The new Fender did not acquire any physical assets of the old company, just the name "Fender".Hence during 1985 to 1987, production of Fender guitars was only done in Japan, while USA Fender created a new factory in California. BUT note that the "E" and "N" series does sometimes appear on "made in Japan" models. In any case, if it says "made in Japan", then it is... Fender has recently (in the last 20 years) introduced LOTS of different serial numbers schemes, depending on the country the Fender was made (USA, Mexico, Japan, Korea, etc). Sorry, since I do not collect new Fenders, I don't really keep track of these things.It is important to remember that Fender serial numbers are NOT conclusively chronological. Back in the day, Fender made their serial number plates in big batches and the assembler simply grabbed a decal or more from the crate and slapped it on the guitar. To get as close as possible to determining the age of your Fender, make sure to check all dates on both body, neck and pots.The locations of the serial numbers and dates change from model to model and in some cases they have simply been omitted.The Japanese-made Fenders do have some slight serial number differences (typically a "J" serial number prefix). I believe this was a mistake on Fender's part using the same prefix for both U. Below are some examples of letter prefixes used in recent serial number schemes.Japanese Serial Numbers on Peghead Decal Note the lack of S, E, N series. How to date and identify your Fender instruments using serial numbers and production date stamps.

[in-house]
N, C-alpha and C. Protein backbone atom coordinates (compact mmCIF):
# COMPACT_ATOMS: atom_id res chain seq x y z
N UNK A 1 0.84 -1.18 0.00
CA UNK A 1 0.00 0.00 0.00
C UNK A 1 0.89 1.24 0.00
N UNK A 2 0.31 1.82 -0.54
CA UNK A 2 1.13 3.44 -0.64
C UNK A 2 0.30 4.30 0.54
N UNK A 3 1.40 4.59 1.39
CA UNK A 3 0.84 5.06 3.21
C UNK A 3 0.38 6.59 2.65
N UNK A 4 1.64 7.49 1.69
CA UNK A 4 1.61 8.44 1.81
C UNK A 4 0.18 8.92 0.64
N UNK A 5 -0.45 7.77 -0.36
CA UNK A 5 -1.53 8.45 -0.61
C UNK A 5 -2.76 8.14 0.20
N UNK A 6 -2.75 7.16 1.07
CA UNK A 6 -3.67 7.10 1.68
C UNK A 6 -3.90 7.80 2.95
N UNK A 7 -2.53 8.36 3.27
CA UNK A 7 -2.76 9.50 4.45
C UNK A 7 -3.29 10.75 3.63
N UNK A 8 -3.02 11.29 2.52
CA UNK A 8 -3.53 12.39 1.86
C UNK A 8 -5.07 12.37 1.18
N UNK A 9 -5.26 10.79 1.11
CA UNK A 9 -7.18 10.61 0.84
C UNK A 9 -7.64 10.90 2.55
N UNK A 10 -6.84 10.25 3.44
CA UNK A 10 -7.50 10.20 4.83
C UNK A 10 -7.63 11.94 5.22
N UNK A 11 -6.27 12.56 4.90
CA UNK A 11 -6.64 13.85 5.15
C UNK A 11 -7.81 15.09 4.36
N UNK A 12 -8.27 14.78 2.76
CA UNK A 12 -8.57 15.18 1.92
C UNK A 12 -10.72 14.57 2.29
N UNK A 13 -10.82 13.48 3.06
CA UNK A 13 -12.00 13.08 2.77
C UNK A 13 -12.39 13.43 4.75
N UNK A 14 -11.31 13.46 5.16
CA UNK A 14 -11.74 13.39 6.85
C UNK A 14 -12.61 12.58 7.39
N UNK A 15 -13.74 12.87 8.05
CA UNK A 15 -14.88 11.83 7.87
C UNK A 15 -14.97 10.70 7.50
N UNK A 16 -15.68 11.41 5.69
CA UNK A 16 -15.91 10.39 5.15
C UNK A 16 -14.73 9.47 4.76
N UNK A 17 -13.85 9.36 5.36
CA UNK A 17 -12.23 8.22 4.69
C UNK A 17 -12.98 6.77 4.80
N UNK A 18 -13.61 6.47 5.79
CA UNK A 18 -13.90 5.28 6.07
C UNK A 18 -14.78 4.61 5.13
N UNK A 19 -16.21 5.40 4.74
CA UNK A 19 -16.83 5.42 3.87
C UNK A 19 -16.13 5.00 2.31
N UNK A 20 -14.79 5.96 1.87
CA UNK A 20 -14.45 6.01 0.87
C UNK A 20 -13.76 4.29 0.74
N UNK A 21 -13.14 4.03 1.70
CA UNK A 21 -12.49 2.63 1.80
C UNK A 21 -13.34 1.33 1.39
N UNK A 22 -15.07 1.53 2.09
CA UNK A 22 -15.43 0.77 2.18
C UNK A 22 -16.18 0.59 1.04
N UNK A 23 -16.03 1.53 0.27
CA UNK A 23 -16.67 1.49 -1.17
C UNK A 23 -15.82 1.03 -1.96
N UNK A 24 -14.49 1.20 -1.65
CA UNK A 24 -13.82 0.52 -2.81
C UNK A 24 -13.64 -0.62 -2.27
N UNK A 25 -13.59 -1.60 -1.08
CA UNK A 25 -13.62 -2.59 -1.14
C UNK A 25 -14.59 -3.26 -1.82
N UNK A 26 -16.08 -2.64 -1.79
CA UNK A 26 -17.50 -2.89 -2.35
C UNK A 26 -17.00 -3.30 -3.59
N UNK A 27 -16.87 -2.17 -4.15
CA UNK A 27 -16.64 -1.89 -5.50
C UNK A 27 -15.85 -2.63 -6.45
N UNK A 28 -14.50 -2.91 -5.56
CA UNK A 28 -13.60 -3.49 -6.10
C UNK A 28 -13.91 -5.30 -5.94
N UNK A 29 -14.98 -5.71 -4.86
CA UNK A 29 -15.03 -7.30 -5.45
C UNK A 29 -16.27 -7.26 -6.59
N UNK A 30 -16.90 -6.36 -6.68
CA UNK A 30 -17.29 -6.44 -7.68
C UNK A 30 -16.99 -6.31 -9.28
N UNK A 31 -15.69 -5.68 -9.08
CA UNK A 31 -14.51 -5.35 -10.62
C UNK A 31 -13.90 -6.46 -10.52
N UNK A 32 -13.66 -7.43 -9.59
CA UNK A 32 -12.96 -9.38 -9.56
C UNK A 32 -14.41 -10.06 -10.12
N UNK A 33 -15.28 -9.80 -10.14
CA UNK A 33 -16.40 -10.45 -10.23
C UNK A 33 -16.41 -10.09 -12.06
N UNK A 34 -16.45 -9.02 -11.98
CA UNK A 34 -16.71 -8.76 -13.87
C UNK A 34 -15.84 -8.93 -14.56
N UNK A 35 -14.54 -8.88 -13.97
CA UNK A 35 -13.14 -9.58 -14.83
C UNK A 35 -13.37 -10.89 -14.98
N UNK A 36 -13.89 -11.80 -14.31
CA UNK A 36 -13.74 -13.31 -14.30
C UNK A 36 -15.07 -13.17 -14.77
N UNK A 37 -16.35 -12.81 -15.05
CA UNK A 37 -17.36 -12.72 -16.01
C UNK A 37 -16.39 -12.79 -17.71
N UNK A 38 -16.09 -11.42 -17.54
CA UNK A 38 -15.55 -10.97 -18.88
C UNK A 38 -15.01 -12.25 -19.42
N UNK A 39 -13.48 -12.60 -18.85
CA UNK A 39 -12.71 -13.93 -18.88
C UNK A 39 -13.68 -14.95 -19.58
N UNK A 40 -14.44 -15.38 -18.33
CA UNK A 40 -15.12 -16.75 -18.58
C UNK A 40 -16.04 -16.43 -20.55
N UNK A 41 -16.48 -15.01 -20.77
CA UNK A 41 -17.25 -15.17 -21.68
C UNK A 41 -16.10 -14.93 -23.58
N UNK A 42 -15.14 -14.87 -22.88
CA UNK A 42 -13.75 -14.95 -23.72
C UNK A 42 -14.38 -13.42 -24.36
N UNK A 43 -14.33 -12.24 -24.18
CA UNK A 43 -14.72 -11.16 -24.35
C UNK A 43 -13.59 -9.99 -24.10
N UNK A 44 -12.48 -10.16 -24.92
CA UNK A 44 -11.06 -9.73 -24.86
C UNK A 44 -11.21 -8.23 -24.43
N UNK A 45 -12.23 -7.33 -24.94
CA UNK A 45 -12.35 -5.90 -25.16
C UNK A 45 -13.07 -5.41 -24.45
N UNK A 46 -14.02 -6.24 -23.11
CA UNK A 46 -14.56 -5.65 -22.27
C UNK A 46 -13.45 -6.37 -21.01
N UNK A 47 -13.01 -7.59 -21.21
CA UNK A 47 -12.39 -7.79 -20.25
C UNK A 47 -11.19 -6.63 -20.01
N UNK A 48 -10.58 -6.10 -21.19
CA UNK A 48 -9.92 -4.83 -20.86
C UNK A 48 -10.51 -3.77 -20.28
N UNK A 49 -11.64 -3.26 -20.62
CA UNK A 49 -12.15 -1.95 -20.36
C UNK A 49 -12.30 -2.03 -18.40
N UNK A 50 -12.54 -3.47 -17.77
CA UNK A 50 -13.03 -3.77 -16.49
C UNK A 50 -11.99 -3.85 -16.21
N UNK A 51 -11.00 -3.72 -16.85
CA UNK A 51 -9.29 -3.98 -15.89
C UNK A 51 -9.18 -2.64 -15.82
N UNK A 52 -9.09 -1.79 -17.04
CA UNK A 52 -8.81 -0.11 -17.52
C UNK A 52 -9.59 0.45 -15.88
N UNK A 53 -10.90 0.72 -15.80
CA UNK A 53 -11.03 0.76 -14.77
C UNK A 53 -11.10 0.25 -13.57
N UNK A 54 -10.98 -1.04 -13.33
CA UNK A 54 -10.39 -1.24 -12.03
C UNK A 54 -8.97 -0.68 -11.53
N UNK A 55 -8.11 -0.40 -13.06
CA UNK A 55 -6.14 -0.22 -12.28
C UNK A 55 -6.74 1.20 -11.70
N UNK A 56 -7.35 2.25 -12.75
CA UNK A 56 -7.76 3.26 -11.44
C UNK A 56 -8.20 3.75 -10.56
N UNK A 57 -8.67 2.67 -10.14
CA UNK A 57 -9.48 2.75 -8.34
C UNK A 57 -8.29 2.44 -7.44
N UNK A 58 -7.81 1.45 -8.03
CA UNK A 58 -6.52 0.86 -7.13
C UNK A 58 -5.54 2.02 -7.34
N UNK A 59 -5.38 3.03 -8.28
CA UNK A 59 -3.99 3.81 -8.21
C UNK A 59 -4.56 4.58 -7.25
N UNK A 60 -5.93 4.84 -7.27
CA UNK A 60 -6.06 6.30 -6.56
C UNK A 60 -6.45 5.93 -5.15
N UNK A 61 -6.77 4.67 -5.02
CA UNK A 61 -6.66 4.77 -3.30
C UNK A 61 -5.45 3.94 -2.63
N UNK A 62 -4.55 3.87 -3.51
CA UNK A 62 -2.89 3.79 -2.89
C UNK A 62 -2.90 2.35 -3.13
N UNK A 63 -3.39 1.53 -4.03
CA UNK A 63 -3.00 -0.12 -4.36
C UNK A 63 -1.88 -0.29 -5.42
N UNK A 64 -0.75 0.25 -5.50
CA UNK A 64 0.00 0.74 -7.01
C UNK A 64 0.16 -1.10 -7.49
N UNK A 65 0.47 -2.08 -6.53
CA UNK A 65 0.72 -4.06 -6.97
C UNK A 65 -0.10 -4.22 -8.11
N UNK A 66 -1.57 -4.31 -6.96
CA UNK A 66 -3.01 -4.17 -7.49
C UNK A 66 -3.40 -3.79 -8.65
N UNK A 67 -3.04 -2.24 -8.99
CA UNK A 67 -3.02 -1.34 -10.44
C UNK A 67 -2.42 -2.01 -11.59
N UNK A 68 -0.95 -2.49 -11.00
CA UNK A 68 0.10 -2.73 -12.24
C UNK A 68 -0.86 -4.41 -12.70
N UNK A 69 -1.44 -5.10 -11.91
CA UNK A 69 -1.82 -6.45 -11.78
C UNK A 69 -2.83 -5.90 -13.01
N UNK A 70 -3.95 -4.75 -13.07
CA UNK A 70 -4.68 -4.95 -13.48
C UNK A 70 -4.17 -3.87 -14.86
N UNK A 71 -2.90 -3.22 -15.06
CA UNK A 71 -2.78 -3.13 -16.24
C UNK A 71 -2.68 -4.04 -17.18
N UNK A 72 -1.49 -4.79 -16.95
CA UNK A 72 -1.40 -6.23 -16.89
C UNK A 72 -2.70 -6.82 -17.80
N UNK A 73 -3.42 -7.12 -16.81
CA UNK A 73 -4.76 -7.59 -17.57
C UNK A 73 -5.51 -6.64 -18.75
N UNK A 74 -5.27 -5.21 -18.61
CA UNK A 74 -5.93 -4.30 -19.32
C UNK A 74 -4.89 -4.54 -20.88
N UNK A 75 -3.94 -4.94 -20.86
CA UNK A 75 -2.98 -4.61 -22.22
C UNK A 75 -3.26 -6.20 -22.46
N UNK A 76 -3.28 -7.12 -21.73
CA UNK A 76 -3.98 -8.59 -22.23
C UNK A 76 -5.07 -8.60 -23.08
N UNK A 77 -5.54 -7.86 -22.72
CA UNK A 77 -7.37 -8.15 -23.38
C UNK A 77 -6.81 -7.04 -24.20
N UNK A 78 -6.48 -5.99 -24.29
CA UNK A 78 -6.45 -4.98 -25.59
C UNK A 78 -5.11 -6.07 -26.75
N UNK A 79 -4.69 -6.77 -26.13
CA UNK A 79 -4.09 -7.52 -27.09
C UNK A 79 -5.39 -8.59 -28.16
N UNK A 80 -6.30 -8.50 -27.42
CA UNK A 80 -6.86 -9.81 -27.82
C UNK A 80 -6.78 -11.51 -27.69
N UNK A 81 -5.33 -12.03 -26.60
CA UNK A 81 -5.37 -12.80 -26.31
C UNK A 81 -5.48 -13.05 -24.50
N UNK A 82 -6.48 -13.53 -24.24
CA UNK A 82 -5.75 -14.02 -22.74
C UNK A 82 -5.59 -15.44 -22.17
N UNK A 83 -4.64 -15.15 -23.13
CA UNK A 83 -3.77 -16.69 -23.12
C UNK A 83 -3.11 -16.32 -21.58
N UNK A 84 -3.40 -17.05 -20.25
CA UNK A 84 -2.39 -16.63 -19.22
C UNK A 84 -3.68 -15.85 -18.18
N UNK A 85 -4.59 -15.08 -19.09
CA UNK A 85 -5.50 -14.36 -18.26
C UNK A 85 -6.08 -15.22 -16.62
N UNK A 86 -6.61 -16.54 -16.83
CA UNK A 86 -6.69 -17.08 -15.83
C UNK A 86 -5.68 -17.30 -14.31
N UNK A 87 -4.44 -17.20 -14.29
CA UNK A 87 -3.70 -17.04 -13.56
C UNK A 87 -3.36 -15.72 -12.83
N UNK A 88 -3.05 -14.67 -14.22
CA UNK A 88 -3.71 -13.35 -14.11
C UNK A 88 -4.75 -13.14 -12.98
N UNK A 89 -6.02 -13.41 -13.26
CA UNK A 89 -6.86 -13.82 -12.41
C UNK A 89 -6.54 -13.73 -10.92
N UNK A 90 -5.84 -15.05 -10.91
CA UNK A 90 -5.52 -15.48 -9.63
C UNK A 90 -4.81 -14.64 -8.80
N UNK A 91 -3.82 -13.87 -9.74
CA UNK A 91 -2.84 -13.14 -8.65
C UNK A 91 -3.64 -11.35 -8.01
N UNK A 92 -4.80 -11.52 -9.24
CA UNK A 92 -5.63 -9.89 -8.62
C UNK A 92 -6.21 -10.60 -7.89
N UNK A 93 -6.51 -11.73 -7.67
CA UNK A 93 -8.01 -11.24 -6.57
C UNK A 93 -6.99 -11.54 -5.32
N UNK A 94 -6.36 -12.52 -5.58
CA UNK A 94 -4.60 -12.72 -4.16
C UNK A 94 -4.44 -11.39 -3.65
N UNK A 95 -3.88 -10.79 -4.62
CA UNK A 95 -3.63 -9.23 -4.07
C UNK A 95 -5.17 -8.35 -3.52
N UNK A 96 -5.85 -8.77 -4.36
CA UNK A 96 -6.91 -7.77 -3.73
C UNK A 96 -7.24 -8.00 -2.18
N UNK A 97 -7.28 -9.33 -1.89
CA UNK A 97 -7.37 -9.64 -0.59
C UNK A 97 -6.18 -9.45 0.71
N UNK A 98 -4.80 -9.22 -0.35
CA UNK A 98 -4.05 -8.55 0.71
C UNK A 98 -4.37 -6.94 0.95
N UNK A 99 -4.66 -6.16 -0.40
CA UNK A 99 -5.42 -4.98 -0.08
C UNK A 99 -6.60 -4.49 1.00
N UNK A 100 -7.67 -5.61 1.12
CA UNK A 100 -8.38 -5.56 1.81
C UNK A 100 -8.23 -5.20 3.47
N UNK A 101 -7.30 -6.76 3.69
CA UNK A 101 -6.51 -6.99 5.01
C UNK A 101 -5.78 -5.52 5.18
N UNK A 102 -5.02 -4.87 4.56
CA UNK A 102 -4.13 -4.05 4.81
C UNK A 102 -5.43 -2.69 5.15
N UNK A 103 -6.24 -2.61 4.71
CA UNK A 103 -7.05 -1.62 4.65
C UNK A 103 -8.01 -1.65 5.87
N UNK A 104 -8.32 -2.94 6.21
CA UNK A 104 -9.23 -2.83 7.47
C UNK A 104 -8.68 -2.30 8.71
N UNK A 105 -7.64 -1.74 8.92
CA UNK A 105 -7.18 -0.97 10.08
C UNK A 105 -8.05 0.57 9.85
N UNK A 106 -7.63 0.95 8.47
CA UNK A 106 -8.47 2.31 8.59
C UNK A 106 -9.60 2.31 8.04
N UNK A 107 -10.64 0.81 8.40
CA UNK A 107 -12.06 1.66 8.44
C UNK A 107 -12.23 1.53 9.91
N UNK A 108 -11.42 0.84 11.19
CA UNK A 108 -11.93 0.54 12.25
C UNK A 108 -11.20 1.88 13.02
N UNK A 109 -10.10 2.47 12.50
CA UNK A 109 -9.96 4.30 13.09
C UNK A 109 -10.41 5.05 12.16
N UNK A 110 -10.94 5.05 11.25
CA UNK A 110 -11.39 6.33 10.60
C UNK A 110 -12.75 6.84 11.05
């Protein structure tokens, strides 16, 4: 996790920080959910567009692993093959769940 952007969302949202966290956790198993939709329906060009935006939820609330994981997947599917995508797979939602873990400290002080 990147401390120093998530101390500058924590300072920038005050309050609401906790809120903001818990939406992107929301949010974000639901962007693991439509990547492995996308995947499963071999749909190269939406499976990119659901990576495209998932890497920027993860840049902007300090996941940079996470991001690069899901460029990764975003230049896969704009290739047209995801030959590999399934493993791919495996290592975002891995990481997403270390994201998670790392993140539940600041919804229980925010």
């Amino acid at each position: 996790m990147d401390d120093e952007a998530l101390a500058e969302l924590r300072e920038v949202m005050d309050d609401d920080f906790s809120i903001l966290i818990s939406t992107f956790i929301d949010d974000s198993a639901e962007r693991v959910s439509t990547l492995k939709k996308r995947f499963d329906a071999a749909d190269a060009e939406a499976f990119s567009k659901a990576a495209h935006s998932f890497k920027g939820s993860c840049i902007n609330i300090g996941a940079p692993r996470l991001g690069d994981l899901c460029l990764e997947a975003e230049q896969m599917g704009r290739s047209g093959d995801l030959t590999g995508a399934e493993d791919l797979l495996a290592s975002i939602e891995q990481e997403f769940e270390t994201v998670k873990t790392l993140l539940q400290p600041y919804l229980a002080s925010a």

The serial numbers for these amps begin with “LO,” indicating that they were made in the Fender/Sunn Lake Oswego factory. It usually applies to old vacuum tubes/valves that have gone unsold for decades. All cream board tweed Blues Juniors have a “Limited Edition” plaque on the back.
In March 1985, CBS sold Fender to a group of private investors.
The serial numbers do not reflect this change - Fender continued to make instruments using existing serial number schemes.
The NOS Blues Junior is a current production, lacquered tweed amp with a Jensen reissue C12N speaker. There’s nothing limited about the edition; they built a bunch and when they ran out, they built another bunch.
Other Variants The Blues Junior chassis has also been used in the Two-Tone, a large amp with a 10-inch and a 12-inch speaker.